Efforts Needed to Provide Institute of Medicine-Recommended Guidelines for Gestational Weight Gain

University of Massachusetts Medical School/UMass Memorial Health Care, Department of Obstetrics and Gynecology, Worcester, Massachusetts 01605, USA.
Obstetrics and Gynecology (Impact Factor: 5.18). 04/2010; 115(4):777-83. DOI: 10.1097/AOG.0b013e3181d56e12
Source: PubMed


To estimate body mass index (BMI)-specific gestational weight gain recommendations and frequency of weight and gestational weight gain discussions and documentation.
Medical record review of 477 randomly selected patients who met inclusion criteria and who received care in faculty and resident clinics at a central Massachusetts tertiary care center. Patients started prenatal care at or before 14 weeks of gestation and delivered between April 2007 and March 2008.
Our patients were mean (+/-standard deviation) 27.8 (+/-6.3) years, 69.8% multiparous, 45.3% white, 10.5% black, and 15.9% Hispanic. Mean gestational age at initial visit was 9.6 (+/-2.1) weeks and mean prenatal visits attended were 12.6 (+/-2.7). Using prenatal chart data alone, BMI was not calculable for 41.2% of patients due to missing height (27.7%), prepregnancy weight (27.9%), or both (14.5%). In the total sample, documentation was missing with regard to BMI (95.4%), gestational weight gain (85.3%), gestational weight gain goals (90.1%), and discussion of weight (88.9%). Supplemental data were obtained to calculate prepregnancy BMI for 469 patients. Per 1990 (BMI at least 26.1) and 2009 (BMI at least 25.0) guidelines, 42% and 49% of patients were overweight or obese, respectively, before pregnancy. Analysis of actual gestational weight gain by BMI revealed that 76% of overweight and 65% of obese patients gained excessively.
Prenatal care providers should include recording height and weight to calculate BMI and to provide BMI-specific gestational weight gain guidelines.

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    • "We are not aware of other studies that examined documentation of adherence to guidelines according to weight category, apart from a single study that examined only gestational weight gain and not the additional outcomes. This study, located in a Massachusetts tertiary care center, found even lower rates (only 4.6%) of documentation of pre-pregnancy BMI in the antenatal records [26]. "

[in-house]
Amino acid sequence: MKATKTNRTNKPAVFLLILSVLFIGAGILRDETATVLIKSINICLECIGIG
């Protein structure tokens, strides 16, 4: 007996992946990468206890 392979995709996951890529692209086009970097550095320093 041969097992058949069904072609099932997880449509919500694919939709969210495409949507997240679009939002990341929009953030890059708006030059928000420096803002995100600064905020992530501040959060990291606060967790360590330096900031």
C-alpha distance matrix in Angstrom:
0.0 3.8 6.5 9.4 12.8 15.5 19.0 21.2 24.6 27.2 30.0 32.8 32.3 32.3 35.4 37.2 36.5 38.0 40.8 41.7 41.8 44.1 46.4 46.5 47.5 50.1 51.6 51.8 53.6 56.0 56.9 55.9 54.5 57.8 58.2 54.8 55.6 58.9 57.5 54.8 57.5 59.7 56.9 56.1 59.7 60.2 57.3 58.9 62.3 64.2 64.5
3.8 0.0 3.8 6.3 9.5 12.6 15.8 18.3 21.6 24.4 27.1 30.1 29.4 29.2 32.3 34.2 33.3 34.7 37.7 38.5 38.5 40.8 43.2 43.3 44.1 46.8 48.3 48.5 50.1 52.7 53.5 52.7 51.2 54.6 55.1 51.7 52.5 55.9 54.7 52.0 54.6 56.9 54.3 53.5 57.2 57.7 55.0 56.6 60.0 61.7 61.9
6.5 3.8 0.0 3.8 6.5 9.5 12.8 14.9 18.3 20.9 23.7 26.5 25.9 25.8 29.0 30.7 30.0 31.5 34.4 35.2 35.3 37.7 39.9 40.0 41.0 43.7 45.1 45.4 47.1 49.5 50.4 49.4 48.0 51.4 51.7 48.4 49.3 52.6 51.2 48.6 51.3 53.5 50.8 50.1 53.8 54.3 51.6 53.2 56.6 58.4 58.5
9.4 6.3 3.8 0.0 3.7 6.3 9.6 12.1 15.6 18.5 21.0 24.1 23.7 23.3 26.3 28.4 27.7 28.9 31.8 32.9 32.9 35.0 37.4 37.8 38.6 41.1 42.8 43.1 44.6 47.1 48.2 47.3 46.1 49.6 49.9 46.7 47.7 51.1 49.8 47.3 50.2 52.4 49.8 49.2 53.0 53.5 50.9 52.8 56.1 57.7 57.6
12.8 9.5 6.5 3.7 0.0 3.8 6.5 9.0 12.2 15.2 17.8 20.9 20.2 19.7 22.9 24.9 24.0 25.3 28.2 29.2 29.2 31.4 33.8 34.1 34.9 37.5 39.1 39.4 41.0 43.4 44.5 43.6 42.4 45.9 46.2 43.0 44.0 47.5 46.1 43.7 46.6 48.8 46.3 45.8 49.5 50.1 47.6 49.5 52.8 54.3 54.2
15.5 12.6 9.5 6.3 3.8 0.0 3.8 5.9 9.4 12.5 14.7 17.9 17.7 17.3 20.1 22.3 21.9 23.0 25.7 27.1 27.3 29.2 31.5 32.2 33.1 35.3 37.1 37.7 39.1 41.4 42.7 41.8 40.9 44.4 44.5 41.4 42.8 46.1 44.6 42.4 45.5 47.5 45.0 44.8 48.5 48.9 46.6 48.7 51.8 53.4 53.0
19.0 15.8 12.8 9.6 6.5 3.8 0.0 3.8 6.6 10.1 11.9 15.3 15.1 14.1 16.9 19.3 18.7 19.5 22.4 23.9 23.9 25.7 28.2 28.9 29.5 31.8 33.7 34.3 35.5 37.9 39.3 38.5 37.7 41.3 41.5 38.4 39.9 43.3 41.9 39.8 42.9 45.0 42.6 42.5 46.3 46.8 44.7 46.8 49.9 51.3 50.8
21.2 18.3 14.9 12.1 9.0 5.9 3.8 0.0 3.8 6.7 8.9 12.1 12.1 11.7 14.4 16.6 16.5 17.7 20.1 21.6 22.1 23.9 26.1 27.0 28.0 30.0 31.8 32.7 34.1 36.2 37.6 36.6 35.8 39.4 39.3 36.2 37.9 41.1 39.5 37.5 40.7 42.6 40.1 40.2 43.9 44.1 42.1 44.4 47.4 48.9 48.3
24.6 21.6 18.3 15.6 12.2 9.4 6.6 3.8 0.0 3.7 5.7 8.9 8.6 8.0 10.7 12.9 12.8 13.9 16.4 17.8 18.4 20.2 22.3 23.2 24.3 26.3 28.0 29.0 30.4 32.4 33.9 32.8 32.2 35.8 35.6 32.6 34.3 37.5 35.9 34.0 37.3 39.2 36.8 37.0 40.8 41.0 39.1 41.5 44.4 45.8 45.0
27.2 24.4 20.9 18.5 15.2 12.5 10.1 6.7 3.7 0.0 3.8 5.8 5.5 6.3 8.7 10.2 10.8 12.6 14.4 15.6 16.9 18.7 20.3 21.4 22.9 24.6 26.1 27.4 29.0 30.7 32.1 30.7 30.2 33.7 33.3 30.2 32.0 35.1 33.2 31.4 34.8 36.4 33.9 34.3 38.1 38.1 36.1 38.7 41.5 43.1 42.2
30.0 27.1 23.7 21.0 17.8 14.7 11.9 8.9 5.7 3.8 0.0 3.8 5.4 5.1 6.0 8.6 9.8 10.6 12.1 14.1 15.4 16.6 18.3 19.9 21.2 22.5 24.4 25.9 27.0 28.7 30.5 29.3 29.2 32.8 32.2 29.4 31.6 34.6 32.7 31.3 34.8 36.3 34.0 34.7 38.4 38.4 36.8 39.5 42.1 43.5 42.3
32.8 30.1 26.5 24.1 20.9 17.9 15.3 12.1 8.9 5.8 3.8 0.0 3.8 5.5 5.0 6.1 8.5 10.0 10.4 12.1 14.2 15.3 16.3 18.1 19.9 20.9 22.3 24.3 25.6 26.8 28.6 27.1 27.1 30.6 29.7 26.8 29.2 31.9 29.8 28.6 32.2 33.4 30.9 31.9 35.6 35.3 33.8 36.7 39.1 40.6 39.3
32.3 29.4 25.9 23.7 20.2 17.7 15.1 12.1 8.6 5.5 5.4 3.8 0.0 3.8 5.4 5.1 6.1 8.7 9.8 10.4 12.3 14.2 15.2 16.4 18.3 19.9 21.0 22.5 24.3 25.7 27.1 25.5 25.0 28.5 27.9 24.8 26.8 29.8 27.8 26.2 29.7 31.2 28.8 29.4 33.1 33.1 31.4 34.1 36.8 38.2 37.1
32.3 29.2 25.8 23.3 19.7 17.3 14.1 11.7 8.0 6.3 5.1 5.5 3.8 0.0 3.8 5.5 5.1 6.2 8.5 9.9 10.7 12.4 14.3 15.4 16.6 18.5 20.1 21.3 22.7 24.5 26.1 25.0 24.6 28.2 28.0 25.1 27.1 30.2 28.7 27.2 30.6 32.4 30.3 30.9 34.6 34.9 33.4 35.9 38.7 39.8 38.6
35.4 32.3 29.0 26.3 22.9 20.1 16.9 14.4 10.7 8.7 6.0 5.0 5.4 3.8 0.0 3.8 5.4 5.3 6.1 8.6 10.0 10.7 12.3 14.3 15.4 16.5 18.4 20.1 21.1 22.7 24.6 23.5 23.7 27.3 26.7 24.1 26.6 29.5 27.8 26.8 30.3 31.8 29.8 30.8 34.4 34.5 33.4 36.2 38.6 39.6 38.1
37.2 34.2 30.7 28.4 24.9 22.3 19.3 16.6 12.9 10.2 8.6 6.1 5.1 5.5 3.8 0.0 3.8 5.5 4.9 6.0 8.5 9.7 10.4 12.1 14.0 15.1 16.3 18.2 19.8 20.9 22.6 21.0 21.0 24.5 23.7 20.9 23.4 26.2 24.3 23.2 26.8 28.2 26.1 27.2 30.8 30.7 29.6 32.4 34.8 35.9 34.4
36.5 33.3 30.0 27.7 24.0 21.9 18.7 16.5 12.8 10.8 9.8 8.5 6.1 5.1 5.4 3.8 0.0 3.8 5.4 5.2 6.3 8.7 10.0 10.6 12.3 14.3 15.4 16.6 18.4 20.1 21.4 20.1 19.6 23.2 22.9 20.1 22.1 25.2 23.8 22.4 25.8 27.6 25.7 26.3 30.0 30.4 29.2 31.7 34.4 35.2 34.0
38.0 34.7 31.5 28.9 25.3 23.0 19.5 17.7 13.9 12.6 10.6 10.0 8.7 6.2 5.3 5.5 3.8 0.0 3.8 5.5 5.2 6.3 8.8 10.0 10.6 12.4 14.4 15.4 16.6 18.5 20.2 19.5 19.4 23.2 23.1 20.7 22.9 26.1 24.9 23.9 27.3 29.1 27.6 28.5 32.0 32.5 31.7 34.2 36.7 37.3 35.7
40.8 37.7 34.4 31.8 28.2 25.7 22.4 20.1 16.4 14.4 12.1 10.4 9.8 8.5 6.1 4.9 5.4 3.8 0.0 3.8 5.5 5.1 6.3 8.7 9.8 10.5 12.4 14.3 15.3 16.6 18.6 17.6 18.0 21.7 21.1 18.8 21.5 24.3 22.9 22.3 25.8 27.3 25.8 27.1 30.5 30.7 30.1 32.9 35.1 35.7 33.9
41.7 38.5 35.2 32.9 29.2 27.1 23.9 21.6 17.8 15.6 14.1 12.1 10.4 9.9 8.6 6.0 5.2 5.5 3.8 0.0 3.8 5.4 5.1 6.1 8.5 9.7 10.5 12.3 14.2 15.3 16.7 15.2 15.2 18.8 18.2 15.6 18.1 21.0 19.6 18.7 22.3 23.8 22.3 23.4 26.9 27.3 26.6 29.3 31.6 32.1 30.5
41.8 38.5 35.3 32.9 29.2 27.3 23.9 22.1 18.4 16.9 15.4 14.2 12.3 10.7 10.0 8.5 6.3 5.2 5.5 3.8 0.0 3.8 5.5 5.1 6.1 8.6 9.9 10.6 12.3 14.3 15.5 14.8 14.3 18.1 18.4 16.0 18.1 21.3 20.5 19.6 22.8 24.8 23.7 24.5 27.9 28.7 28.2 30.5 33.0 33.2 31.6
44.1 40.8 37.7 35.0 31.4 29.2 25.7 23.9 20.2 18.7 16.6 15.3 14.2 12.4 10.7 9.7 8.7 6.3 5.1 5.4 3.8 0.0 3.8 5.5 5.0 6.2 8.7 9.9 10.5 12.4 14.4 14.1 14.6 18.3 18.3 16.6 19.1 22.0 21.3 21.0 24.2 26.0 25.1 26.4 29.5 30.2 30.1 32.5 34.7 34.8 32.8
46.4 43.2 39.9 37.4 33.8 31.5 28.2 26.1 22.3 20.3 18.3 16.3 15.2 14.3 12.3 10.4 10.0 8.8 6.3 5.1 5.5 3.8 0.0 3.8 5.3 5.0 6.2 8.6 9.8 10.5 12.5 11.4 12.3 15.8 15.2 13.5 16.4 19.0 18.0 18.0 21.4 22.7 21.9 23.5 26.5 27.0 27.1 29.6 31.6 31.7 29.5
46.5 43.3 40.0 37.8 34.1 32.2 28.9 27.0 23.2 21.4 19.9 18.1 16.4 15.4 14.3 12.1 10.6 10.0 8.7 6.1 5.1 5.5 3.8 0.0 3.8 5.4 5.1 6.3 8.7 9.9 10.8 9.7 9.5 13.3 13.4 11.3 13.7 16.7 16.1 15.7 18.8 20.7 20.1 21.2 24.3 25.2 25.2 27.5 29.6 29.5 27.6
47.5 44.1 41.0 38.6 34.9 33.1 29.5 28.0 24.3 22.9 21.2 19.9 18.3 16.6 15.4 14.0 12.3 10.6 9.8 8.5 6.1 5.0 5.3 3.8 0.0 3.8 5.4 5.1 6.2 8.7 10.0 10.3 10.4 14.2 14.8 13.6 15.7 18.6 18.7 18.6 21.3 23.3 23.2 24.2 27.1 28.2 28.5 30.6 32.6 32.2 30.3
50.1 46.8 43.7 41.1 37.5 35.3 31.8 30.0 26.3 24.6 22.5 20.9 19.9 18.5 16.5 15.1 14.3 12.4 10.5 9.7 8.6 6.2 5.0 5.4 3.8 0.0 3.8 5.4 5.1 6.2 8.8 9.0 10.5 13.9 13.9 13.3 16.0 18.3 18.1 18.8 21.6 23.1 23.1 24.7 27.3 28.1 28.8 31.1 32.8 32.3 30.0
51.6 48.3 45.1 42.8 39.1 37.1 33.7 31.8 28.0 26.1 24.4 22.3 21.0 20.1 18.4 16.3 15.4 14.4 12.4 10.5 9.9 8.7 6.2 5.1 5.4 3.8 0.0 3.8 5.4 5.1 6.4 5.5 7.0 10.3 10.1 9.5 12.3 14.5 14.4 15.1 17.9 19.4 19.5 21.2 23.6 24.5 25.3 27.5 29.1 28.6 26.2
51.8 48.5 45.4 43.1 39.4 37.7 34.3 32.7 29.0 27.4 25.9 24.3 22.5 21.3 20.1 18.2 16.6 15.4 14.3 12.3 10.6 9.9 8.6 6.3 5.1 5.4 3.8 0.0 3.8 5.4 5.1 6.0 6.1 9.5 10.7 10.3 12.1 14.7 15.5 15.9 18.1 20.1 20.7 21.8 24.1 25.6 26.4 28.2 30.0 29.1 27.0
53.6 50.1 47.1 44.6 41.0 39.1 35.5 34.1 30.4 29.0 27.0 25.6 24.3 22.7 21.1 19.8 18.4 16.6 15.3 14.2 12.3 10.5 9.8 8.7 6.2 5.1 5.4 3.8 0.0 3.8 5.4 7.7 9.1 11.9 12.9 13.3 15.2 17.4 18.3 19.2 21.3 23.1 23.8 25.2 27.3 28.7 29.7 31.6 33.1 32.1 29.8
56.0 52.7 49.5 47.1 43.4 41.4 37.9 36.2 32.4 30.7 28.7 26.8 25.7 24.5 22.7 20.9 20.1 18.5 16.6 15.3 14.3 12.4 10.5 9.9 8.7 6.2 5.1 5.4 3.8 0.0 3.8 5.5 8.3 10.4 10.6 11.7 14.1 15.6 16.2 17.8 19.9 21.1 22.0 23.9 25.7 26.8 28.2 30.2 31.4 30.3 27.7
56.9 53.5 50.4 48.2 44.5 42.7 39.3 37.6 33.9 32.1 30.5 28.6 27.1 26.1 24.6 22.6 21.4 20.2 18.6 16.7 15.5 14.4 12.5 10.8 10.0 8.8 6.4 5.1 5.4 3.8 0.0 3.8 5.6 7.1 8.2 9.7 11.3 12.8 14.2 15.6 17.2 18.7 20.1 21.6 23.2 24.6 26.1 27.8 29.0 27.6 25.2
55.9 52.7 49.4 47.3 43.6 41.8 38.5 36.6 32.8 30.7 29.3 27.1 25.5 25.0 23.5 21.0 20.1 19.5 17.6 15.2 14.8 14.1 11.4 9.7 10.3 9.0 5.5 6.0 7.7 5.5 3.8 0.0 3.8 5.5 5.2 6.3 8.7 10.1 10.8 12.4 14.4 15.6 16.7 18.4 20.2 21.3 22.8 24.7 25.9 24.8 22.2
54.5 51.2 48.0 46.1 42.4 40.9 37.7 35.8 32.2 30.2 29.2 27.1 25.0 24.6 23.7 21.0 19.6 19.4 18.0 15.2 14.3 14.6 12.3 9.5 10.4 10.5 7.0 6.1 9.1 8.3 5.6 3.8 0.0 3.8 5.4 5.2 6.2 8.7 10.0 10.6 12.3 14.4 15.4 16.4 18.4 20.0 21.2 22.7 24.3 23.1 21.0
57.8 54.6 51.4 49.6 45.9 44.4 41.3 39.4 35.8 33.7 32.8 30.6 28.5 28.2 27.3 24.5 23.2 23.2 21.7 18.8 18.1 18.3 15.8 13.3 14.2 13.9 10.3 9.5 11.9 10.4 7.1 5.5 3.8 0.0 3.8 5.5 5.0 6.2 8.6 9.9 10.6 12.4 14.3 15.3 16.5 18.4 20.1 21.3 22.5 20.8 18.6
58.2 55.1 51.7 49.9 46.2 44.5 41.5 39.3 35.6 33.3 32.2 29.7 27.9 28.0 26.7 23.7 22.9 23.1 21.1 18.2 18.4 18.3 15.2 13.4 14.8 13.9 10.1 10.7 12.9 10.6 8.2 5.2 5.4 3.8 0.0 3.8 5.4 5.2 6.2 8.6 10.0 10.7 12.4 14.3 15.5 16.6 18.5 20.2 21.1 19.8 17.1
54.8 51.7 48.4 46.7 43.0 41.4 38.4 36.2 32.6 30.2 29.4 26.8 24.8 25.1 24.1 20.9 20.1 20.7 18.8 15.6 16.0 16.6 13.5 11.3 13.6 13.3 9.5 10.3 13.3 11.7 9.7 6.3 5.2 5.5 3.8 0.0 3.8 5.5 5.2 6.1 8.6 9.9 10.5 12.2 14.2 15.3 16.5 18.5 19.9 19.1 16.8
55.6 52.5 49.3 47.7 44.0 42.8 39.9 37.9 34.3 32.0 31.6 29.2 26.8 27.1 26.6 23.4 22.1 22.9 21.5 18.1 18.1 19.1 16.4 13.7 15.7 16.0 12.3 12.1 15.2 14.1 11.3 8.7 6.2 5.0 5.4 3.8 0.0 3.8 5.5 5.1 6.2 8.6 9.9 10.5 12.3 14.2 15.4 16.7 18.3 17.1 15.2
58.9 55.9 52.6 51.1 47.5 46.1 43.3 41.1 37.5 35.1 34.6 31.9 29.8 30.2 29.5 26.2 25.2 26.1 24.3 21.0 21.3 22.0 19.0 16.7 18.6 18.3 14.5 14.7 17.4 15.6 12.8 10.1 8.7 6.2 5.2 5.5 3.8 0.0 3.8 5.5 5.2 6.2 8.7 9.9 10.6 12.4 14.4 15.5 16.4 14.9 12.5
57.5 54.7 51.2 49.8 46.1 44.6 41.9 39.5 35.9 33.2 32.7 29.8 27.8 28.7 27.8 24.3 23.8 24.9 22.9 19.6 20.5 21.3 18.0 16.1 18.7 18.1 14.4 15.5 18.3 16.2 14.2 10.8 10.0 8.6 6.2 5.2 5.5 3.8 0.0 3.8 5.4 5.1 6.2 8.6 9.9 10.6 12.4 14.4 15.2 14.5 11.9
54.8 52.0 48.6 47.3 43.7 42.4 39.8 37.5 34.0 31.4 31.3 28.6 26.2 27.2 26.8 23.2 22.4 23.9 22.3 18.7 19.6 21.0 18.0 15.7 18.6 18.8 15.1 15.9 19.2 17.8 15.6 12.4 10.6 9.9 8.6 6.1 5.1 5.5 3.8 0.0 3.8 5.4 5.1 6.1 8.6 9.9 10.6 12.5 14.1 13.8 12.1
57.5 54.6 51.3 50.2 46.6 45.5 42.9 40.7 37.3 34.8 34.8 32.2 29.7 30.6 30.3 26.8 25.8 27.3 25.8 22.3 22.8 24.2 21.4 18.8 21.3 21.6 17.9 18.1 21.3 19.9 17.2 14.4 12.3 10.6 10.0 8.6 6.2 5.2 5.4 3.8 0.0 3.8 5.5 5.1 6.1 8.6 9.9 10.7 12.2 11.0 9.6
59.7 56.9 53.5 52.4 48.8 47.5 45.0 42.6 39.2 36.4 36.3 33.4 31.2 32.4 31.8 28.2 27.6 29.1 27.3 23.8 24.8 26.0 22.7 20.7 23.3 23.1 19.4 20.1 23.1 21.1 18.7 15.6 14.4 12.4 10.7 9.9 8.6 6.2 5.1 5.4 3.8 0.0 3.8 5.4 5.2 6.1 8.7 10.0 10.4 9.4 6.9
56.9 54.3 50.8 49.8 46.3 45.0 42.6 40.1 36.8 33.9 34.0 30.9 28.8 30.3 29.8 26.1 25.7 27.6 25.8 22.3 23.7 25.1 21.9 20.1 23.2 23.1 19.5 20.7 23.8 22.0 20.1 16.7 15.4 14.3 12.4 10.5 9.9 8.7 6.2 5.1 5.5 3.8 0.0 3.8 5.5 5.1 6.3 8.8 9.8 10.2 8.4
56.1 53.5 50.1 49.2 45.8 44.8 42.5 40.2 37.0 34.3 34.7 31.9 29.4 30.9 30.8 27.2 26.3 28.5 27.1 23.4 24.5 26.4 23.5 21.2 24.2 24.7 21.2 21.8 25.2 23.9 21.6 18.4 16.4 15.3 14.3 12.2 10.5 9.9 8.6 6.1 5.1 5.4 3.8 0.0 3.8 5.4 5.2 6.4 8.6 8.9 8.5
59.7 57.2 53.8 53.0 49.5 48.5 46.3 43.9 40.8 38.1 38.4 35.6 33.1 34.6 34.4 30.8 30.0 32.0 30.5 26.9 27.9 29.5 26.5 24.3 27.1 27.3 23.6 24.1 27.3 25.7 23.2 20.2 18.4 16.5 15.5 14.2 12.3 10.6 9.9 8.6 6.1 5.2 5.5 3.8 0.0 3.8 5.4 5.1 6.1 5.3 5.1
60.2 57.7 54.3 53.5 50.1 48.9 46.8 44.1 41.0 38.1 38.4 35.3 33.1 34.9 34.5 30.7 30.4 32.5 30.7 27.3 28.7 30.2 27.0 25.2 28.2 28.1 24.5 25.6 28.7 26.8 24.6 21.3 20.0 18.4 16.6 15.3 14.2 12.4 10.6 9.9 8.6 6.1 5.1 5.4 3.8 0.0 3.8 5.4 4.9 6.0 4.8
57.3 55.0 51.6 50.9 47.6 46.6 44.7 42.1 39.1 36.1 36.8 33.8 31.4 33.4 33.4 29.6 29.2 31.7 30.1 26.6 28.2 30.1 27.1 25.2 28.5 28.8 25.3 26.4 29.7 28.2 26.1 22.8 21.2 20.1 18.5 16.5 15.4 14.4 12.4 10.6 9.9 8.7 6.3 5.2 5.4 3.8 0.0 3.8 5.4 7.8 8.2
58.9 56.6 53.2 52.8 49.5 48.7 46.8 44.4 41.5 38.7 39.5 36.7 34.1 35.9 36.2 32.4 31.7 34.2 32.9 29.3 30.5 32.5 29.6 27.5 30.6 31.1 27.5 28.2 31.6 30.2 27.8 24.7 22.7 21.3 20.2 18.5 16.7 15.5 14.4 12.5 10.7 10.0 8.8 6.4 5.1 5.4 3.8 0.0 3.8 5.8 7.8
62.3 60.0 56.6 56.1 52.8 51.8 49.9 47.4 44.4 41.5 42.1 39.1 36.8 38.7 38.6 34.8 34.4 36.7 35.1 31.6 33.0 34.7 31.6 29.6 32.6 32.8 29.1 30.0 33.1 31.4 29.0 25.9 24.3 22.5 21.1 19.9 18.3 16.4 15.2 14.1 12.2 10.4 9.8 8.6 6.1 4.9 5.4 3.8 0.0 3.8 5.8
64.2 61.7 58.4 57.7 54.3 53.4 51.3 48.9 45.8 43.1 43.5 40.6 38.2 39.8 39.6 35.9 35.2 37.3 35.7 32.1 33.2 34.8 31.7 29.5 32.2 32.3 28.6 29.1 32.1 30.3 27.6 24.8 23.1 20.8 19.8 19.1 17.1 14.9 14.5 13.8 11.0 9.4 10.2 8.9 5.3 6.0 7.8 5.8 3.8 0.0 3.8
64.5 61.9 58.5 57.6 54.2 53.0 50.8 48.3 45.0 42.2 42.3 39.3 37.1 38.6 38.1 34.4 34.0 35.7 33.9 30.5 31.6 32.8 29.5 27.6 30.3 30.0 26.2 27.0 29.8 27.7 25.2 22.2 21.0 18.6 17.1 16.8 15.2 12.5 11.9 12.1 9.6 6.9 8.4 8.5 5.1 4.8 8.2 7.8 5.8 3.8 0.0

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    ABSTRACT: Background Documentation in medical records fulfills key functions, including management of care, communication, quality assurance and record keeping. We sought to describe: 1) rates of standard prenatal care as documented in medical charts, and given the higher risks with excess weight, whether this documentation varied among normal weight, overweight and obese women; and 2) adherence to obesity guidelines for obese women as documented in the chart. Methods We conducted a chart review of 300 consecutive charts of women who delivered a live singleton at an academic tertiary centre from January to March 2012, computing Analysis of Variance and Chi Square tests. Results The proportion of completed fields on the mandatory antenatal forms varied from 100% (maternal age) to 52.7% (pre-pregnancy body mass index). Generally, documentation of care was similar across all weight categories for maternal and prenatal genetic screening tests, ranging from 54.0% (documentation of gonorrhea/chlamydia tests) to 85.0% (documentation of anatomy scan). Documentation of education topics varied widely, from fetal movement in almost all charts across all weight categories but discussion of preterm labour in only 20.6%, 12.7% and 13.4% of normal weight, overweight and obese women’s charts (p = 0.224). Across all weight categories, documentation of discussion of exercise, breastfeeding and pain management occurred in less than a fifth of charts. Conclusion Despite a predominance of excess weight in our region, as well as increasing perinatal risks with increasing maternal weight, weight-related issues and other elements of prenatal care were suboptimally documented across all maternal weight categories, despite an obesity guideline.